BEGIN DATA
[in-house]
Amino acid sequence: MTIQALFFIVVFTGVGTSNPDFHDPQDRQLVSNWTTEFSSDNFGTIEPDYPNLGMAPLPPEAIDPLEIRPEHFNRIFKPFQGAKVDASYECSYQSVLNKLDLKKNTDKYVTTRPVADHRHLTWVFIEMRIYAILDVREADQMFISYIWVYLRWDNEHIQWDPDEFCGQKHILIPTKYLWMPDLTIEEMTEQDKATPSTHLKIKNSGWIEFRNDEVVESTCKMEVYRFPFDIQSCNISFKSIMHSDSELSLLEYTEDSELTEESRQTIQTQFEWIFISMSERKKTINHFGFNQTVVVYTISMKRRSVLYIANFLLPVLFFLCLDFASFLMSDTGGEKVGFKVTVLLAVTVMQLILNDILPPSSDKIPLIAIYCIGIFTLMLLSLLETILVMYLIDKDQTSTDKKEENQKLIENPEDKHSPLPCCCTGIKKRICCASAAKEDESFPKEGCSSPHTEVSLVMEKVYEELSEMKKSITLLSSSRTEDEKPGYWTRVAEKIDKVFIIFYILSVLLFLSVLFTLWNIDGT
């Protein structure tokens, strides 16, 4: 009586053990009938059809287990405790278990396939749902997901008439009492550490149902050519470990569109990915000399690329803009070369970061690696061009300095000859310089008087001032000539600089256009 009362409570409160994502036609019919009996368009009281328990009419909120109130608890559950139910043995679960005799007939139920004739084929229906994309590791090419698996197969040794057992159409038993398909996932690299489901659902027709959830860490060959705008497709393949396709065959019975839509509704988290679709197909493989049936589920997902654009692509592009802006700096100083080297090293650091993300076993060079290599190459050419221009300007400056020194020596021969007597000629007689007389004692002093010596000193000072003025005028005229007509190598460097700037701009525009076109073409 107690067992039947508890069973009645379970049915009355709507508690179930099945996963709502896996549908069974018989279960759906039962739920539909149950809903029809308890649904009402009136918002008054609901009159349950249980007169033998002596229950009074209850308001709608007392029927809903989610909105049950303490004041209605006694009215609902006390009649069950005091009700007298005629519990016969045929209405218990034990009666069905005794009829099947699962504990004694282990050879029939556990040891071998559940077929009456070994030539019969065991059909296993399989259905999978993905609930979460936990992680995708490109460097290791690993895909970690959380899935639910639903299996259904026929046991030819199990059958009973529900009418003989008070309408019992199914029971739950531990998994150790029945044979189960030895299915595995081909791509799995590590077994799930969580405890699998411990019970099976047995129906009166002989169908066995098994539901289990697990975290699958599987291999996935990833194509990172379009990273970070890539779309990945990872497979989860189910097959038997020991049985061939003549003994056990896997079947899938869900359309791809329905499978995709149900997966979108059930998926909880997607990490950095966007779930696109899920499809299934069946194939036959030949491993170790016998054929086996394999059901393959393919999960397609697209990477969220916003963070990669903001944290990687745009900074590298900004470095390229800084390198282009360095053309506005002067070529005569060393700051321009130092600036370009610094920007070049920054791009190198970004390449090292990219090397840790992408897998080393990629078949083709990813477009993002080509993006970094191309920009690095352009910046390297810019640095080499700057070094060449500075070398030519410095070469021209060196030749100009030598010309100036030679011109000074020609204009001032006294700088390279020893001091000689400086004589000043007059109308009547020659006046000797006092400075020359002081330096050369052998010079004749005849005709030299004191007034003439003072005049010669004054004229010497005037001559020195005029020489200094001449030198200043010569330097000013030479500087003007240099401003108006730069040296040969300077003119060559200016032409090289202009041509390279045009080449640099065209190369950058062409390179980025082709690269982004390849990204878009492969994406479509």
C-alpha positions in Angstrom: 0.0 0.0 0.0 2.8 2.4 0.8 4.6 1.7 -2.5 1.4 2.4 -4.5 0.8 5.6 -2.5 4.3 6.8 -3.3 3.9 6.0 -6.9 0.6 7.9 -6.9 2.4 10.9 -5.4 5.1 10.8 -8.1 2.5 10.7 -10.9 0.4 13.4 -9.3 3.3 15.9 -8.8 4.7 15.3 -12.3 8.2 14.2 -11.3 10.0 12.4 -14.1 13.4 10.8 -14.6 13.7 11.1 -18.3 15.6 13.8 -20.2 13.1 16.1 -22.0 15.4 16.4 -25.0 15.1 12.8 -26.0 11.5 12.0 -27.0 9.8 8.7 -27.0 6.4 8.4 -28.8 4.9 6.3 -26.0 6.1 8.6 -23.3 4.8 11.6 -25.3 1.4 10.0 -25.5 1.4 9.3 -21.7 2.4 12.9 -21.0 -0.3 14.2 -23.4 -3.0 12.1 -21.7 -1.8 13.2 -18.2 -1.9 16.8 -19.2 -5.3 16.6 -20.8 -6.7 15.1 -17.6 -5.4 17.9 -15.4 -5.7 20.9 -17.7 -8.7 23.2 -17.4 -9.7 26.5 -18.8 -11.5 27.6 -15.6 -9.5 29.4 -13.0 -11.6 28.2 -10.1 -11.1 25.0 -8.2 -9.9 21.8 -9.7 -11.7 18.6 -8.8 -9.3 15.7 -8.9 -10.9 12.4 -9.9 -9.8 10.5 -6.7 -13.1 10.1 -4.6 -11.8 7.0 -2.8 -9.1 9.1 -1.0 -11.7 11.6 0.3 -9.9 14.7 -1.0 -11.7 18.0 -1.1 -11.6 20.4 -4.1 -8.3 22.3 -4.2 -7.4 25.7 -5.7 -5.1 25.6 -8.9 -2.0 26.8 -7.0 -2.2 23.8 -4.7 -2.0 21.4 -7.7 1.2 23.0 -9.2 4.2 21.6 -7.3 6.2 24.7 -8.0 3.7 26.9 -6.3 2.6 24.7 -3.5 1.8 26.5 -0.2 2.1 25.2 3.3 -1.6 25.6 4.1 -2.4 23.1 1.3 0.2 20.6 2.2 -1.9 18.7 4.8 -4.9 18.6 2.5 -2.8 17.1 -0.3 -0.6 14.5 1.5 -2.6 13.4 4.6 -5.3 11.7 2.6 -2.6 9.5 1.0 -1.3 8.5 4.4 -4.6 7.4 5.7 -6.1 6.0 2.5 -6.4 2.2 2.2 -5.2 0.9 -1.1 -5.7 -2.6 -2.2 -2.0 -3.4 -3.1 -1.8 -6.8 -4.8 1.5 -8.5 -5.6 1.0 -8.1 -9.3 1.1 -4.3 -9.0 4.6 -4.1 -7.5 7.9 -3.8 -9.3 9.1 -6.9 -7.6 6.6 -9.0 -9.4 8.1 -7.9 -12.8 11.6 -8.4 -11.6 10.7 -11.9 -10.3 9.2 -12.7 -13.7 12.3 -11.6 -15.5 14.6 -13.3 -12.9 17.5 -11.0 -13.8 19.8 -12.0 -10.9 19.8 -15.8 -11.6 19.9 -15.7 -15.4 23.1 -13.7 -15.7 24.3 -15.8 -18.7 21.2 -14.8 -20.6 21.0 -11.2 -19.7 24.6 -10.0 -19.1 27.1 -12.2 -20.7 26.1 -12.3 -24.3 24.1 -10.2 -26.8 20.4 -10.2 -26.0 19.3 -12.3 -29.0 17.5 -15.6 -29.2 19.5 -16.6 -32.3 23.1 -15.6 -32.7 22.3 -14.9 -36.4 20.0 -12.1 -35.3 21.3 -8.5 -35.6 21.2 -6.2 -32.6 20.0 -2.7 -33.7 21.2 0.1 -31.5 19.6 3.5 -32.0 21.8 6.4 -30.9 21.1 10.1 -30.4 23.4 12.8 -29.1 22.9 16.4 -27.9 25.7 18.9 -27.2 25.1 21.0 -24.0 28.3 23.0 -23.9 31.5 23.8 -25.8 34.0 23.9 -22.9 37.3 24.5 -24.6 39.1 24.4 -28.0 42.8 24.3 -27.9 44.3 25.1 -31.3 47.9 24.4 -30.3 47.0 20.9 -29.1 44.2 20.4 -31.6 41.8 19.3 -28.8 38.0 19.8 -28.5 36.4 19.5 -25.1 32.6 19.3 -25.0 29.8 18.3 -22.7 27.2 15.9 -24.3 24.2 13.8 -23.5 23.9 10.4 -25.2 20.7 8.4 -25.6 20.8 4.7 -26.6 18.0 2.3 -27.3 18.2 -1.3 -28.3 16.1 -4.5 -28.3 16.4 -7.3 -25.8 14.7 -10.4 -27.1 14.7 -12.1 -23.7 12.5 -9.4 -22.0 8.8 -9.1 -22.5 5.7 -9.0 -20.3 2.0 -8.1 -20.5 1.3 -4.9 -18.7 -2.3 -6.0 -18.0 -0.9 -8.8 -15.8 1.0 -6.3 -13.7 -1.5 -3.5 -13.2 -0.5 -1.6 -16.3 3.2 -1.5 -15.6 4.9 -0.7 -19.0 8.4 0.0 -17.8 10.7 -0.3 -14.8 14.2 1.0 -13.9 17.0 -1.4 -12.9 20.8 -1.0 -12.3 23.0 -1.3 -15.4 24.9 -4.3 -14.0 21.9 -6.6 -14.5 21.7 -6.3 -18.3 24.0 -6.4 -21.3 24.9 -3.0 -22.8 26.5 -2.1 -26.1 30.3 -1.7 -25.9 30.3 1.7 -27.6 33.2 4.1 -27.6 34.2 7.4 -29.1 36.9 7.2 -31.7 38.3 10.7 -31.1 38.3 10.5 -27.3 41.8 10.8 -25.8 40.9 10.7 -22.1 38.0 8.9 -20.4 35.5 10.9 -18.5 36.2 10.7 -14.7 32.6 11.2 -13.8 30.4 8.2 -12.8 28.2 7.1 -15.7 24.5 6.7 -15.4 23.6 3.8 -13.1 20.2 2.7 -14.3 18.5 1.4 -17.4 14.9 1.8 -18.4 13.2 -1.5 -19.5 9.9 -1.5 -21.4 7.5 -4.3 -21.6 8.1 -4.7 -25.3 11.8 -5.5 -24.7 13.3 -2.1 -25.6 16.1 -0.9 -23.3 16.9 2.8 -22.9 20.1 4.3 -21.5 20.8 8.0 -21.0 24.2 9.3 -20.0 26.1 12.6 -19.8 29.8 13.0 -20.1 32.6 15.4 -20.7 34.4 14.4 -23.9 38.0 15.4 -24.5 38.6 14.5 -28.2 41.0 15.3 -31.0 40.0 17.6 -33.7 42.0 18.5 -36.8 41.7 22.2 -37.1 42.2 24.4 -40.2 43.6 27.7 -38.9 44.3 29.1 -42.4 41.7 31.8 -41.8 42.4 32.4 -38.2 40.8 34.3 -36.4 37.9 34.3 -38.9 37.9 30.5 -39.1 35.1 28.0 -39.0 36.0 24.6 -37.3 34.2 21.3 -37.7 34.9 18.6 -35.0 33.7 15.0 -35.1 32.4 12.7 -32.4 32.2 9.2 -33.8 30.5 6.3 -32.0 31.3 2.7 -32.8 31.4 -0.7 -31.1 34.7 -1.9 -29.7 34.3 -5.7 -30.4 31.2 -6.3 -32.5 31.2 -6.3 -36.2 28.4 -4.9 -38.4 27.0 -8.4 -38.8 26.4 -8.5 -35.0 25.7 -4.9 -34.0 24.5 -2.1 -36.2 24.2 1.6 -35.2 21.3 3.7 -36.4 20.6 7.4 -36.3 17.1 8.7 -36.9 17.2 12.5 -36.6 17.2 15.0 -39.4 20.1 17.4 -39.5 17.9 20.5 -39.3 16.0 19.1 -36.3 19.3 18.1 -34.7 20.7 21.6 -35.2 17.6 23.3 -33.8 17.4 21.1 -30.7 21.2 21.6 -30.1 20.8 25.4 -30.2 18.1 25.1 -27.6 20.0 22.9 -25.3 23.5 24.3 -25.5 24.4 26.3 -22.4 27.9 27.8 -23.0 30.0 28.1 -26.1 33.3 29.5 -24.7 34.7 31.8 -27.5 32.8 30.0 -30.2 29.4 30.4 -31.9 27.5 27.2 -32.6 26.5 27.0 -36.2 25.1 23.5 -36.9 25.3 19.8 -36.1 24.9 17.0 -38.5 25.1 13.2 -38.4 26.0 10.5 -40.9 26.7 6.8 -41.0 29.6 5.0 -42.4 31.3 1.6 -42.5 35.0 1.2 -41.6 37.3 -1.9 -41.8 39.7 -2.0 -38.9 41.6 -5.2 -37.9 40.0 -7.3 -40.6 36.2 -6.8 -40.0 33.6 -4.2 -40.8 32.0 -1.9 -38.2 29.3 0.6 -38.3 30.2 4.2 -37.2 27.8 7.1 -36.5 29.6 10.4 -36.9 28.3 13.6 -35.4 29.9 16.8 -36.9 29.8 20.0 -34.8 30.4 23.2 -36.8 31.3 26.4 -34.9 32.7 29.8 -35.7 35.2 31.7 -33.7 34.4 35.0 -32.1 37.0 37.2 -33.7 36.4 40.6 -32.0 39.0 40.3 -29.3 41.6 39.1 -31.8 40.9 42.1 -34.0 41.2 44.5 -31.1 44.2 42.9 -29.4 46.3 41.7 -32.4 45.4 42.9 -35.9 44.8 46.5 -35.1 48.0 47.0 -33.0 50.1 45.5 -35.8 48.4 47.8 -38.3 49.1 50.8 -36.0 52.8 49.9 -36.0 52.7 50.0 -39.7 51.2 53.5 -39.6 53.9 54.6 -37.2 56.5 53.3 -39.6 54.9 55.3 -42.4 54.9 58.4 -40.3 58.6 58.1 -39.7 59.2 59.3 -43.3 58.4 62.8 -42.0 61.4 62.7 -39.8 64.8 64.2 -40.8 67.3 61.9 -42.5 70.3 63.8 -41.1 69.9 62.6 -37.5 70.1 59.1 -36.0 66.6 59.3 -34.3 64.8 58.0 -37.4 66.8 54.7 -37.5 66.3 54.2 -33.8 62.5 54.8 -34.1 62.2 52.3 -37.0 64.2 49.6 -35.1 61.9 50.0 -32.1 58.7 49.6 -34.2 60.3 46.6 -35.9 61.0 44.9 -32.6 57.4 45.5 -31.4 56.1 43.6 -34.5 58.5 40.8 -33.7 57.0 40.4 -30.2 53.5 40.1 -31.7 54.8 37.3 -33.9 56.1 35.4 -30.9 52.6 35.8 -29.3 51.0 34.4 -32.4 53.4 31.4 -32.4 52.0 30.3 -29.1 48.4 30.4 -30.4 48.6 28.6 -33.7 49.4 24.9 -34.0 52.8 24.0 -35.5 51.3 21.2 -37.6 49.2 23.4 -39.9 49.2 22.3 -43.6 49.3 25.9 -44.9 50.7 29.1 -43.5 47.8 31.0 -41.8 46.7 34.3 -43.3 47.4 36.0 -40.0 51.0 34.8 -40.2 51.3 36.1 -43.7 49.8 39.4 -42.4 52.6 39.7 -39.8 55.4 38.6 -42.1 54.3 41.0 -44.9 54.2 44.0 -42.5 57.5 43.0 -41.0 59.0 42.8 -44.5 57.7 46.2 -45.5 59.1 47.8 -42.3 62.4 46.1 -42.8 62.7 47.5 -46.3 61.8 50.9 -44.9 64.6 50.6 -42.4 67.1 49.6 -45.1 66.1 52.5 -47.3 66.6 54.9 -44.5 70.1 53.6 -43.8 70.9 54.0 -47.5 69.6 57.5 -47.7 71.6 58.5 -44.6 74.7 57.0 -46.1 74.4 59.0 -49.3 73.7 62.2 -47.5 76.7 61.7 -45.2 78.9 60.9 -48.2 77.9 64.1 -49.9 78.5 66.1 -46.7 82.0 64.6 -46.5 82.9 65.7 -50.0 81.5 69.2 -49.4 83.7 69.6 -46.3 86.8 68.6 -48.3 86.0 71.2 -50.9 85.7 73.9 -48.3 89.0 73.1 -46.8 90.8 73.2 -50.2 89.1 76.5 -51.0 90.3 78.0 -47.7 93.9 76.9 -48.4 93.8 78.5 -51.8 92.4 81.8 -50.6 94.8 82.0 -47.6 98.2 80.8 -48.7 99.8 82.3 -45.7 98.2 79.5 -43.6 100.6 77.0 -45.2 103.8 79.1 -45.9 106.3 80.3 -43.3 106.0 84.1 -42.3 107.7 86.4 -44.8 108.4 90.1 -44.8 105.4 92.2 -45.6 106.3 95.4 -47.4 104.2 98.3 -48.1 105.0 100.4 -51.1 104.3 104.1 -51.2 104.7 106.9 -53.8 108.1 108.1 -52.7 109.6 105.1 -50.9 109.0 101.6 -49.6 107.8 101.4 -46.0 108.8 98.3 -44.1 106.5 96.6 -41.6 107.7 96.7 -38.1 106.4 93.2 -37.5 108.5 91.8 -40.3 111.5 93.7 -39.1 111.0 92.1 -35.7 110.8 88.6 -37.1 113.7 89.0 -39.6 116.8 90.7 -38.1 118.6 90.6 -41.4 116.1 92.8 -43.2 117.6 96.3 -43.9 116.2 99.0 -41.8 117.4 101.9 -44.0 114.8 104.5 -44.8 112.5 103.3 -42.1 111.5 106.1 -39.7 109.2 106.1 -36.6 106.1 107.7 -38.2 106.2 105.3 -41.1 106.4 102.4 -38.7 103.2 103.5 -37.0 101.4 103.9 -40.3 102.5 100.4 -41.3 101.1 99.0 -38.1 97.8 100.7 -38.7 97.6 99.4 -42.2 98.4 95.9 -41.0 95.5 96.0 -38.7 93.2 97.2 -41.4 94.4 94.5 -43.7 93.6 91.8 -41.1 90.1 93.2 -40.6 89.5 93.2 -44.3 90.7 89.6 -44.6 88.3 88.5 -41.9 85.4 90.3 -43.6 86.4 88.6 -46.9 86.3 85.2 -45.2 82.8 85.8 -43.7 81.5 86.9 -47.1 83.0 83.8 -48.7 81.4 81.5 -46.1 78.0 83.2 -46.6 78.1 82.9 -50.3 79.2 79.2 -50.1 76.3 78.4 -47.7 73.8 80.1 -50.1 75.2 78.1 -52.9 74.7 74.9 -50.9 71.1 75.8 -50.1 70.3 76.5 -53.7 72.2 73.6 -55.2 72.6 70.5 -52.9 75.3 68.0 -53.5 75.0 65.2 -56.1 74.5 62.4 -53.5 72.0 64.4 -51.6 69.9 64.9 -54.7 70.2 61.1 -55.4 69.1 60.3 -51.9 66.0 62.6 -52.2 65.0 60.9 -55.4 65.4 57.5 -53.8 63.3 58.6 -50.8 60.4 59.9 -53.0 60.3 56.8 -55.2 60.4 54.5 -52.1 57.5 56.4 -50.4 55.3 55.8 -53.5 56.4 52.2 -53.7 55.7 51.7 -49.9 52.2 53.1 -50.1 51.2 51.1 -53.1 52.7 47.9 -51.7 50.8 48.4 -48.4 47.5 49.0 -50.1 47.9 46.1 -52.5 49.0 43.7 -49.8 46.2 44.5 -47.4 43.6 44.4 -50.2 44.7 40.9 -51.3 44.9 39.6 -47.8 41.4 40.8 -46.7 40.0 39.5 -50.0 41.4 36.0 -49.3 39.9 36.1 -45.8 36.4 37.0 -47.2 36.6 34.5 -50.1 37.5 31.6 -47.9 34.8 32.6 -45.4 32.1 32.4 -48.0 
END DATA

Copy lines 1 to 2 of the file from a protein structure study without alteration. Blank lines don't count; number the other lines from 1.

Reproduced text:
[in-house]
Amino acid sequence: MTIQALFFIVVFTGVGTSNPDFHDPQDRQLVSNWTTEFSSDNFGTIEPDYPNLGMAPLPPEAIDPLEIRPEHFNRIFKPFQGAKVDASYECSYQSVLNKLDLKKNTDKYVTTRPVADHRHLTWVFIEMRIYAILDVREADQMFISYIWVYLRWDNEHIQWDPDEFCGQKHILIPTKYLWMPDLTIEEMTEQDKATPSTHLKIKNSGWIEFRNDEVVESTCKMEVYRFPFDIQSCNISFKSIMHSDSELSLLEYTEDSELTEESRQTIQTQFEWIFISMSERKKTINHFGFNQTVVVYTISMKRRSVLYIANFLLPVLFFLCLDFASFLMSDTGGEKVGFKVTVLLAVTVMQLILNDILPPSSDKIPLIAIYCIGIFTLMLLSLLETILVMYLIDKDQTSTDKKEENQKLIENPEDKHSPLPCCCTGIKKRICCASAAKEDESFPKEGCSSPHTEVSLVMEKVYEELSEMKKSITLLSSSRTEDEKPGYWTRVAEKIDKVFIIFYILSVLLFLSVLFTLWNIDGT